Two days ago we demonstrated that the the charts of Irish bonds, which has now joined Greece, and soon Portugal, in being locked out of capital markets, looked like, as Citigroup put it, a Nightmare on Kildare Street. Today in an attempt to normalize the market, yet which will only remove even more marginal (pardon the pun) liquidity, LCH once again hiked Irish bond margins, from 30% to 35%. And just as the case is with precious metals, soon no margin will be allowed and 100% cash (or gold) collateral will be demanded. In the meantime, look for bid/ask spreads to surge, the ECB buying to be the only buying in all peripheral markets, and CDS traders to once again start being demonized following the starting EU summit which will achieve nothing, but spread further confusion, and even more doubt about the viability of the euro.
European clearing house LCH.Clearnet raised the margin requirement on Irish government bonds to 35 percent from 30 percent on Thursday after a jump in Irish spreads on renewed concern it can service its debt in the longer-term.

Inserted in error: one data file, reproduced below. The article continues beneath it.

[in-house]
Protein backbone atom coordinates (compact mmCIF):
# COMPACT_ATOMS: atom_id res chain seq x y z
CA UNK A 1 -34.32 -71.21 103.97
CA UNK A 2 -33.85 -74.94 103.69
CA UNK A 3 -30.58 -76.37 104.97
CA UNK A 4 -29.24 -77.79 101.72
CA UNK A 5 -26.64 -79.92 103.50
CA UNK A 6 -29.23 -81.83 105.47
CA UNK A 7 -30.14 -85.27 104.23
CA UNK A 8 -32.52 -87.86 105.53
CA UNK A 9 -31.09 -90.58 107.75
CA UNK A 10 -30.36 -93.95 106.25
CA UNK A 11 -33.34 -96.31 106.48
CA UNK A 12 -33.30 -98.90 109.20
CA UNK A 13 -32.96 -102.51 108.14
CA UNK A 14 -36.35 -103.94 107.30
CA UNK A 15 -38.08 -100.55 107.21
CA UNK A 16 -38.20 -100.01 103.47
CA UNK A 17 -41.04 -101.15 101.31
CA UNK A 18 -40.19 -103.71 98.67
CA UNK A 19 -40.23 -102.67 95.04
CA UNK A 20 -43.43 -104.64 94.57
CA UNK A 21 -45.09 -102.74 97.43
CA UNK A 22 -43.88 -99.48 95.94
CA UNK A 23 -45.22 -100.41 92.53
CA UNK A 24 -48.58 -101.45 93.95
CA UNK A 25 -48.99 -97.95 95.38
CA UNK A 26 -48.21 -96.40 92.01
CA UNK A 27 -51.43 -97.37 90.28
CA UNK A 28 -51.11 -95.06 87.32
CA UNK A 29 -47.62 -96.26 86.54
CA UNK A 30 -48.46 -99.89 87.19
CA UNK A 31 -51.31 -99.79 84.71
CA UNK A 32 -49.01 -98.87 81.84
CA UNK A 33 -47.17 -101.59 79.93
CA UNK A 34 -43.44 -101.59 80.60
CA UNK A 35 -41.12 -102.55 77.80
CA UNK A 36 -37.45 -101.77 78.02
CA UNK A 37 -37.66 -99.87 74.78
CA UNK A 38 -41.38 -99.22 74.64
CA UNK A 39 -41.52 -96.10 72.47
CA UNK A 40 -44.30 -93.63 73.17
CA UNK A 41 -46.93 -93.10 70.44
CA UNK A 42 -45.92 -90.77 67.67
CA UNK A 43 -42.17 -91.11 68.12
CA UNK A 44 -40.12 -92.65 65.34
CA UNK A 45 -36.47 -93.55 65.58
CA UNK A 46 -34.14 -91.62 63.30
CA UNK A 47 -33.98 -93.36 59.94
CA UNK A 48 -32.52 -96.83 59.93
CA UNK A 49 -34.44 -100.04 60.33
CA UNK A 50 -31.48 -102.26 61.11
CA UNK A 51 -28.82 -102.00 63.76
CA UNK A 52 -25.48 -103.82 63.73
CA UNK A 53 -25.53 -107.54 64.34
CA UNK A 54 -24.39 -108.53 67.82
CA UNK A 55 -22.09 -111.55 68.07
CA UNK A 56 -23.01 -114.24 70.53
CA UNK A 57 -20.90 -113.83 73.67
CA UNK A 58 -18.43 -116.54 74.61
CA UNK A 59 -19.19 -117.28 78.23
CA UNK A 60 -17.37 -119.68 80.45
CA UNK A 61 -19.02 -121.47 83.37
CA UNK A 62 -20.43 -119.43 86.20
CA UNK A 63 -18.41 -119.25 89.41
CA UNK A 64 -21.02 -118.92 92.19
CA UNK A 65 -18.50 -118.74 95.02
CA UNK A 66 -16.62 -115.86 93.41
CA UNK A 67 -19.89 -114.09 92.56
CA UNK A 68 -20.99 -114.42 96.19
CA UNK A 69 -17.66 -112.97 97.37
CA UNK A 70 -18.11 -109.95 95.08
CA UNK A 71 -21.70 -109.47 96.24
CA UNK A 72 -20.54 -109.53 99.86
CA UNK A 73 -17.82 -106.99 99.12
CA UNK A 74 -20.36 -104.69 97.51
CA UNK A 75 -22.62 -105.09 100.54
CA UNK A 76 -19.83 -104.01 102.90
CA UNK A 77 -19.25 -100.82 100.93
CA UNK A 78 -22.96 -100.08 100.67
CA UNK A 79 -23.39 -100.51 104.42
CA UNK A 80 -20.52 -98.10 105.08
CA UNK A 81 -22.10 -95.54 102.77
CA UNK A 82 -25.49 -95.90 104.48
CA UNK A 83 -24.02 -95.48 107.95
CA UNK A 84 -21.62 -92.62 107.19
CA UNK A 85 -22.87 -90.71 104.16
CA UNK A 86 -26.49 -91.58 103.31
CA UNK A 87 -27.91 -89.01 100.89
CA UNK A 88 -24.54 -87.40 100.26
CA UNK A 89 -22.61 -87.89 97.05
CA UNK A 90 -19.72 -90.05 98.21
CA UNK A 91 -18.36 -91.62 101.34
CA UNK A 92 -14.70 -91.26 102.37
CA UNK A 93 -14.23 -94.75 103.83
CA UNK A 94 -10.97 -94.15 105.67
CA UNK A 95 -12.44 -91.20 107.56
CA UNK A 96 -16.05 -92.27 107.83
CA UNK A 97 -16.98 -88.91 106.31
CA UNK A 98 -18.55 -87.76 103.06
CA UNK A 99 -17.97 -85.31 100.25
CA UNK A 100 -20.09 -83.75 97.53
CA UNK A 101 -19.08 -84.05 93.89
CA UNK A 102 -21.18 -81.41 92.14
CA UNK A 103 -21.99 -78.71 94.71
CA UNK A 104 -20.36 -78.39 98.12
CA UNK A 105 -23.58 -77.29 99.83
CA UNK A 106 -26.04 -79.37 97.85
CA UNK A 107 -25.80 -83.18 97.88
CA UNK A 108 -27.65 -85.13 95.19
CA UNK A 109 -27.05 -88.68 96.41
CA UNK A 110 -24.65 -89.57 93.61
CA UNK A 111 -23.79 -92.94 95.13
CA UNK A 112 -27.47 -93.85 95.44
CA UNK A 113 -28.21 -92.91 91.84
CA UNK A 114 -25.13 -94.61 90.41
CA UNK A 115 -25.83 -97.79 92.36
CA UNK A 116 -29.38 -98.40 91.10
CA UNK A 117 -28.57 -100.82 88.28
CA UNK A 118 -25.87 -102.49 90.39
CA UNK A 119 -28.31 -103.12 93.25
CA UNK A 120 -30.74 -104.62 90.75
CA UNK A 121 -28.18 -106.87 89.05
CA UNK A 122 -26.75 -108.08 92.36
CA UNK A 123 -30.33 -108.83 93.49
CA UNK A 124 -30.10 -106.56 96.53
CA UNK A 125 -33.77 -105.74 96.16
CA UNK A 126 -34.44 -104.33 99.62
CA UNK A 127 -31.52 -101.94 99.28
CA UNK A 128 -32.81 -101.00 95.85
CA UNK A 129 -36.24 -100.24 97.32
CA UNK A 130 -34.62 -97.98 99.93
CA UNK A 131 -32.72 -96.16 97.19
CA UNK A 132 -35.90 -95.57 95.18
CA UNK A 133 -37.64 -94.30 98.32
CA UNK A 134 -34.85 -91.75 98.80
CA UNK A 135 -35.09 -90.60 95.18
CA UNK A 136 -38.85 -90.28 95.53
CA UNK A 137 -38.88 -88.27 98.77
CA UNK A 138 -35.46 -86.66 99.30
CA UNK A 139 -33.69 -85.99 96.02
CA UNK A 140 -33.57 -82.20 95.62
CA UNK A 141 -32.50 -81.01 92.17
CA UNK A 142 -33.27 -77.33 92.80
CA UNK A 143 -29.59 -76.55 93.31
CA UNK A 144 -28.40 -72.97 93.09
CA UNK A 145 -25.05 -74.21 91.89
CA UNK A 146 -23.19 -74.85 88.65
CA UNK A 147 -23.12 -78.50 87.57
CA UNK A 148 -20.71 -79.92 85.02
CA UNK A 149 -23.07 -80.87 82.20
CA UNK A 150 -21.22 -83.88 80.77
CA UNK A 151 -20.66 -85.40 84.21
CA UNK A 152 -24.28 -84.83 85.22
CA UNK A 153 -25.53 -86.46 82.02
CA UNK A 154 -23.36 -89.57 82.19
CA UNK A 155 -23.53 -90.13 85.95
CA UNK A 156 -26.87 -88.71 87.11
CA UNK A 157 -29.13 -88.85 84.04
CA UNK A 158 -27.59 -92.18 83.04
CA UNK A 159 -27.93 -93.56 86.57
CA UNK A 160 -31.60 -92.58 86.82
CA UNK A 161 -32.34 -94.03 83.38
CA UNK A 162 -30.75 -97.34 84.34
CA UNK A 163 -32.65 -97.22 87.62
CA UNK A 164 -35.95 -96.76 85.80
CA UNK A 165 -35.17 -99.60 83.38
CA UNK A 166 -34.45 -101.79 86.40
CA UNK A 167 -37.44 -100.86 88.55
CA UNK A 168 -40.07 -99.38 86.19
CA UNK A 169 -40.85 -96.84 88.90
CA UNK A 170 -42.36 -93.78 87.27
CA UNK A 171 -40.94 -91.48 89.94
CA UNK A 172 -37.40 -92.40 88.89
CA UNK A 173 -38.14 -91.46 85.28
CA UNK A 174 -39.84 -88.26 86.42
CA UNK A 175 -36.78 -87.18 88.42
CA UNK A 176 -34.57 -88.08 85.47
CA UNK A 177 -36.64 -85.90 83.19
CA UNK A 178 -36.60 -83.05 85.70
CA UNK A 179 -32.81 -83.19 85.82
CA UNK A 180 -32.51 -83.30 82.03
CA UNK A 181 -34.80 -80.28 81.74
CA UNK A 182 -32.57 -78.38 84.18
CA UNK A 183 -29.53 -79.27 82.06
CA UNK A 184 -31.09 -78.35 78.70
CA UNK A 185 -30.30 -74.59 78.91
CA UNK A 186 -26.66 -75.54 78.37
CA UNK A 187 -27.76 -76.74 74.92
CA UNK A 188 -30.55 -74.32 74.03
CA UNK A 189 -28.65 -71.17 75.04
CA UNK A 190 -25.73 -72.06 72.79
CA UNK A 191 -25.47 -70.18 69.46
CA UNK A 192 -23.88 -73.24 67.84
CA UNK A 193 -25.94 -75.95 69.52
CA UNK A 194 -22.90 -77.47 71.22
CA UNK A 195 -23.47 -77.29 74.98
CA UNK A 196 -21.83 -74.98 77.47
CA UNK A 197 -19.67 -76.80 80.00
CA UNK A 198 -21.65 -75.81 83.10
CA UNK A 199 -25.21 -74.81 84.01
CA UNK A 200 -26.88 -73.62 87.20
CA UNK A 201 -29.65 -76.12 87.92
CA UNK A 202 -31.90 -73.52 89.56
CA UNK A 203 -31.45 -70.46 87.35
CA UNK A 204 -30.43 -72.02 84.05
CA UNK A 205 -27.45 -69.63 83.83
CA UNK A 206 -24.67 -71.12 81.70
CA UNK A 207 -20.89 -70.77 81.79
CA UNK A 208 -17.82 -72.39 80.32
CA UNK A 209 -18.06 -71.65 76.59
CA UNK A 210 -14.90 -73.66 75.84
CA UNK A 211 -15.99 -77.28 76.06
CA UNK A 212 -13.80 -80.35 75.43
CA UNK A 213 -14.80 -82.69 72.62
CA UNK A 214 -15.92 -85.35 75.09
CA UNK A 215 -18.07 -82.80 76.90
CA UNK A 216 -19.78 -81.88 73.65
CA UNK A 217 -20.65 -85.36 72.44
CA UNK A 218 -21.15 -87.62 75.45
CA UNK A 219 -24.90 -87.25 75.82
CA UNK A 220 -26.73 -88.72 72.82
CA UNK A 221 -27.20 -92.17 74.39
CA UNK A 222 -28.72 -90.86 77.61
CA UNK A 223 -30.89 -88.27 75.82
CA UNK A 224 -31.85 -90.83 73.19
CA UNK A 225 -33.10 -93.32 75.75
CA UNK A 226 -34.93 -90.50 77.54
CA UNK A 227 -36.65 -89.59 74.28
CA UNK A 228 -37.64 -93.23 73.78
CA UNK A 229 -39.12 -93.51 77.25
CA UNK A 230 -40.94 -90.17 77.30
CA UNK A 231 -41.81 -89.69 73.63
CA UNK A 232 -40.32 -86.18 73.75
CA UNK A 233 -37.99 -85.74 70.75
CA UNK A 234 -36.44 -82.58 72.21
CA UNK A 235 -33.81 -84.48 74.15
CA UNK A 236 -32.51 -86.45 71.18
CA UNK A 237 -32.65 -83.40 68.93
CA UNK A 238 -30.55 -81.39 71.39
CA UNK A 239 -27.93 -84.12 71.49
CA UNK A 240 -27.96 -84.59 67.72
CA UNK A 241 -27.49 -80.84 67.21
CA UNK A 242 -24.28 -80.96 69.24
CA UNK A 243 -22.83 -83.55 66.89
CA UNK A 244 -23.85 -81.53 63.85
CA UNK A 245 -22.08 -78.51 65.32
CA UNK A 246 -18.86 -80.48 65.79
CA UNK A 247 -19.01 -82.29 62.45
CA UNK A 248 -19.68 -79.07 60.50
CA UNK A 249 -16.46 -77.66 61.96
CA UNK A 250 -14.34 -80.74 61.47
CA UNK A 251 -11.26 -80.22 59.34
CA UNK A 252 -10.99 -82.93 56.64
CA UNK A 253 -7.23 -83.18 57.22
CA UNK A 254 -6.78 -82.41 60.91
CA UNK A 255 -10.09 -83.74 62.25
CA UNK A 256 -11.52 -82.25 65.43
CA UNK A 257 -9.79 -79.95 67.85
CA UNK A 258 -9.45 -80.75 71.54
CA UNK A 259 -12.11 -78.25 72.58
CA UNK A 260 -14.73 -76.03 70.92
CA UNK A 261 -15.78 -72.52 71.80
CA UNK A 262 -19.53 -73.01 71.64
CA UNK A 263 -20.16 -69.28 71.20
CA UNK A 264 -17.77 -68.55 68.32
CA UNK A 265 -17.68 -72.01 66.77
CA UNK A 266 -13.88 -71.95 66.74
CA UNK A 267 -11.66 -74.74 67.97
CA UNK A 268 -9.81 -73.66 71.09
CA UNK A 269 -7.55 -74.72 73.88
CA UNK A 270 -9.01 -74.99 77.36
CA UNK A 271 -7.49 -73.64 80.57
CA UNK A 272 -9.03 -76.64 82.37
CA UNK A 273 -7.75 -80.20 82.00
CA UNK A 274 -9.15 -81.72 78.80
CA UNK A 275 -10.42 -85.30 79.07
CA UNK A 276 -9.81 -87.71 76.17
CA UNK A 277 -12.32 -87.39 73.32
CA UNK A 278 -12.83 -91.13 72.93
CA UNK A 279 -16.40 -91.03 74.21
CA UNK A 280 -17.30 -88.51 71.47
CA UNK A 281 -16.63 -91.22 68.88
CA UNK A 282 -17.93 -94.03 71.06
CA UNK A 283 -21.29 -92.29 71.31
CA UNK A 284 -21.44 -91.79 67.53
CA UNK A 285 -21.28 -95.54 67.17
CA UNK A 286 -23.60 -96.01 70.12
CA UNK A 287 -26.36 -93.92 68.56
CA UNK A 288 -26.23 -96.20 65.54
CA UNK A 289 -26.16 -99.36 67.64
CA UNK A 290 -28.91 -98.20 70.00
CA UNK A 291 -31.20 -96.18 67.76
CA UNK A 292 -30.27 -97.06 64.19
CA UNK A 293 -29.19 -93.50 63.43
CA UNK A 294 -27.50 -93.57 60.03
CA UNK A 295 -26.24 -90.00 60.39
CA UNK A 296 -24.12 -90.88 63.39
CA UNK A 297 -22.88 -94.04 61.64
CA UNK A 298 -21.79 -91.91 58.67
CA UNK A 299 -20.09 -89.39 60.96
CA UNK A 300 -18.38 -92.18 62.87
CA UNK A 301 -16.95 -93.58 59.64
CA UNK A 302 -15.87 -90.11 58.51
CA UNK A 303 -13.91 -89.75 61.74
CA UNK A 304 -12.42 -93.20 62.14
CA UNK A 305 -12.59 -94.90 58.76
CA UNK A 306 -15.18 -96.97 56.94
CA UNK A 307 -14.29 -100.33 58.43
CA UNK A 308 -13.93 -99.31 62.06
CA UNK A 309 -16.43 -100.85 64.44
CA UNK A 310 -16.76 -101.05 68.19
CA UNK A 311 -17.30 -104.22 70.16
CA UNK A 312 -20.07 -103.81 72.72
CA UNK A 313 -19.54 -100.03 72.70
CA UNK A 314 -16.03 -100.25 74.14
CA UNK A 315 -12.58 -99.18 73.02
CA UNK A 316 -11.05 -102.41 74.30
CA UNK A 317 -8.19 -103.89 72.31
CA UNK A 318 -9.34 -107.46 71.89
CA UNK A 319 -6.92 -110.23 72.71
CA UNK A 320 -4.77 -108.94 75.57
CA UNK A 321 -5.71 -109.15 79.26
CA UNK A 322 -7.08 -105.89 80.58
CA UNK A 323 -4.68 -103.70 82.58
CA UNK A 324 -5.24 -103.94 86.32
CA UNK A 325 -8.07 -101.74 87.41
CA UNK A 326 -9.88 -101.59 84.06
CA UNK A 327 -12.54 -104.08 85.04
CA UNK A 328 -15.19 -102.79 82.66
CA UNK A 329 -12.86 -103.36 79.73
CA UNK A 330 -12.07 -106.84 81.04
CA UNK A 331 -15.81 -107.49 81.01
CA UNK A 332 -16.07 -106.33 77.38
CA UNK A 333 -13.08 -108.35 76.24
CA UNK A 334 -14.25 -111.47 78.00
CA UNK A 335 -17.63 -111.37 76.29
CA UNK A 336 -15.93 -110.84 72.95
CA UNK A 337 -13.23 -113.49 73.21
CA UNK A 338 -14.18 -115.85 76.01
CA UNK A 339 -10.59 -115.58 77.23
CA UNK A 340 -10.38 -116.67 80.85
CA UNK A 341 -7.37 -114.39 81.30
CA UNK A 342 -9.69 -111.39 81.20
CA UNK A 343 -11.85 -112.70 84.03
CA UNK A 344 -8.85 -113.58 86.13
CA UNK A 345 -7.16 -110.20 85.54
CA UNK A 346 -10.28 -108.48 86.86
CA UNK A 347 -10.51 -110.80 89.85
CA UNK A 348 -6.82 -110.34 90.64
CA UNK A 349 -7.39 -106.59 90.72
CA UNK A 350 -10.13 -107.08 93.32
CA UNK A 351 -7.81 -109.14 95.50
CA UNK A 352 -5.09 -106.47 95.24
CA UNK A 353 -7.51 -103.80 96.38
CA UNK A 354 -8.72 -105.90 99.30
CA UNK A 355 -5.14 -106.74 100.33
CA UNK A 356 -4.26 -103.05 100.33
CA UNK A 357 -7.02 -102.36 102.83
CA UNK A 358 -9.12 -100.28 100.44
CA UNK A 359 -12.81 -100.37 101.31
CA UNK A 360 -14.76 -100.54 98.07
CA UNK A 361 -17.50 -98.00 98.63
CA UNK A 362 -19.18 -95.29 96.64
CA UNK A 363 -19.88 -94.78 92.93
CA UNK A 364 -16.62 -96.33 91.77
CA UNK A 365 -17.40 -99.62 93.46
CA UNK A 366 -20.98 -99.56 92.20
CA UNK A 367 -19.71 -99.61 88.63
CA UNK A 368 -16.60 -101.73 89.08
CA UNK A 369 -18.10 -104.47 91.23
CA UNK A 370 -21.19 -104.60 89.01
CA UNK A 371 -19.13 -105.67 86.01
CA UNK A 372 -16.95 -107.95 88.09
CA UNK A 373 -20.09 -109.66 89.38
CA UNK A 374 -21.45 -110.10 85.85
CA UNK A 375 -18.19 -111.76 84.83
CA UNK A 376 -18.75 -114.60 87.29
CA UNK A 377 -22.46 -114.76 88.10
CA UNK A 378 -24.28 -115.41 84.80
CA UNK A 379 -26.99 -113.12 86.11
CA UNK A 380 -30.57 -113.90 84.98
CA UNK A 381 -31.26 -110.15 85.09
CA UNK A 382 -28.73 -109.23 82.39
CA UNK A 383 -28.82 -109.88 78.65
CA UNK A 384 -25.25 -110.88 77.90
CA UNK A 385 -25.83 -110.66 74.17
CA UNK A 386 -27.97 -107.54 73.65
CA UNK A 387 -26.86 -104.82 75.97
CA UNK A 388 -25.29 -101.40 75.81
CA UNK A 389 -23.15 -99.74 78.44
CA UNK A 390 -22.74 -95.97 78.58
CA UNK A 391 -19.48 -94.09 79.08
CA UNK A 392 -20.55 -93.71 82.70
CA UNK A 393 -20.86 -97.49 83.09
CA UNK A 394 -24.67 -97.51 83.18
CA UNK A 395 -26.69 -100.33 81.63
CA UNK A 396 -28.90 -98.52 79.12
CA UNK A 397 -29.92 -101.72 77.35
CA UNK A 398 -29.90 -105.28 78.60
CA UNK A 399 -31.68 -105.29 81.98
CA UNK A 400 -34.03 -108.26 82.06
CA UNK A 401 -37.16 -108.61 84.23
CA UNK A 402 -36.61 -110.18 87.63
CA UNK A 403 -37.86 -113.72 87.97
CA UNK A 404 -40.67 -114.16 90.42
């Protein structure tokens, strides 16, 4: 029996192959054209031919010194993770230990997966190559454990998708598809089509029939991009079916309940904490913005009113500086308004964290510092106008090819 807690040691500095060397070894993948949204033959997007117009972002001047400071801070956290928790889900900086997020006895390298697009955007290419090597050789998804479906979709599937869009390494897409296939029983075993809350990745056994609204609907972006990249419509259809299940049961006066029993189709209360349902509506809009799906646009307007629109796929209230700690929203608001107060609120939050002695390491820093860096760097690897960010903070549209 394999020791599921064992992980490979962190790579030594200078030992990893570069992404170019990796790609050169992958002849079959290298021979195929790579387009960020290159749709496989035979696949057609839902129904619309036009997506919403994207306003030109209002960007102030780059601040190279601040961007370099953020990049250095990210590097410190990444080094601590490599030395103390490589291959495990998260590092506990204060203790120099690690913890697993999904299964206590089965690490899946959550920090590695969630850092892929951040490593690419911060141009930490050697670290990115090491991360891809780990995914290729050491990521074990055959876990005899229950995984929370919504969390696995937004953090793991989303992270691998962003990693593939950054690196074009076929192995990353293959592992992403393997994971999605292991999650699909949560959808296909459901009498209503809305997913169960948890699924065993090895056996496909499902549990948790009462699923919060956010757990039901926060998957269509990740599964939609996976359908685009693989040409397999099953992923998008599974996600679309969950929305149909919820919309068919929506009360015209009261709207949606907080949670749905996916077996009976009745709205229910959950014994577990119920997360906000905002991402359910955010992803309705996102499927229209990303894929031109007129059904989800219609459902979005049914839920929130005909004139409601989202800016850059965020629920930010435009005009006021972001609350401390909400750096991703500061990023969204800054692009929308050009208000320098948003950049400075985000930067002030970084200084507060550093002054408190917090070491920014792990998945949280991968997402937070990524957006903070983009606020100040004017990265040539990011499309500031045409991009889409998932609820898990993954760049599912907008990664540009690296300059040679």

The move will make it more expensive to trade Irish sovereign debt, already a thinly traded paper, and underlines the scale of Ireland's debt crisis four months after a bailout was agreed with the EU/IMF.
"This decision is based solely on publicly available yield spread data and in no way represents a forward-looking market view," LCH.Clearnet said on its website after it cut the margin call.
Ireland's borrowing costs have hit euro lifetime peaks this week amid worries its banking crisis is even worse than previously feared and resistance from European leaders to giving Dublin further help immediately.